Because of the tension that exists between China and Taiwan (the former does not recognize the latter’s independence), Apple made sure that the country’s name was edited and that the Taiwanese flag emoji was not available for iPhone owners in China. However, in some other markets, the same references to Taiwan were also removed. As a result, these specific iPhone models crashed whenever the user typed “Taiwan,” or tried to access the country’s flag emoji.
This bug caused crashes no matter which app was being used, and was discovered by Patrick Wardle, chief research officer at Digita Security. Wardle discovered that some “region” settings made on an iPhone would result in a “Null” code when Taiwan was typed in. Apple patched this bug in the recently released iOS 11.4.1.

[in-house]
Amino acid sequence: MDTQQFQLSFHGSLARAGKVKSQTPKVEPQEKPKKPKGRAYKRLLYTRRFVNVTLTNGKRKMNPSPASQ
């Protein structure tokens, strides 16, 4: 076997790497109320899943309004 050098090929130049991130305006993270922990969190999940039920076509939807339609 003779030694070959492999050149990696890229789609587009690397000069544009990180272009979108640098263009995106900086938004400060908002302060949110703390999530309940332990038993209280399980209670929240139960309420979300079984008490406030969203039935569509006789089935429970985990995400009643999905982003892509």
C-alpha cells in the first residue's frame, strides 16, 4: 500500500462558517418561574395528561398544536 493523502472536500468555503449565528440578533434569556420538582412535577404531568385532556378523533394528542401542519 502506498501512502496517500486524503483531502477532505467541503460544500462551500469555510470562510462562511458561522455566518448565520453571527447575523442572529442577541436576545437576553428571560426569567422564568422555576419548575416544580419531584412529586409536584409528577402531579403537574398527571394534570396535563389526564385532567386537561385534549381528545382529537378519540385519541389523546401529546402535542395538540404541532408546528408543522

Switching the region to U.S., then to China, and then back again to the U.S. had been a temporary fix. However, once iOS 11.4.1 is installed on an iPhone, that workaround becomes moot. By the way, to give credit where credit is due, it was Wardle who discovered the bug and reported it to Apple. And thanks to him, as we just noted, Apple patched the bug. Now, all iPhone users can type in the country of Taiwan without fear that their handset will crash.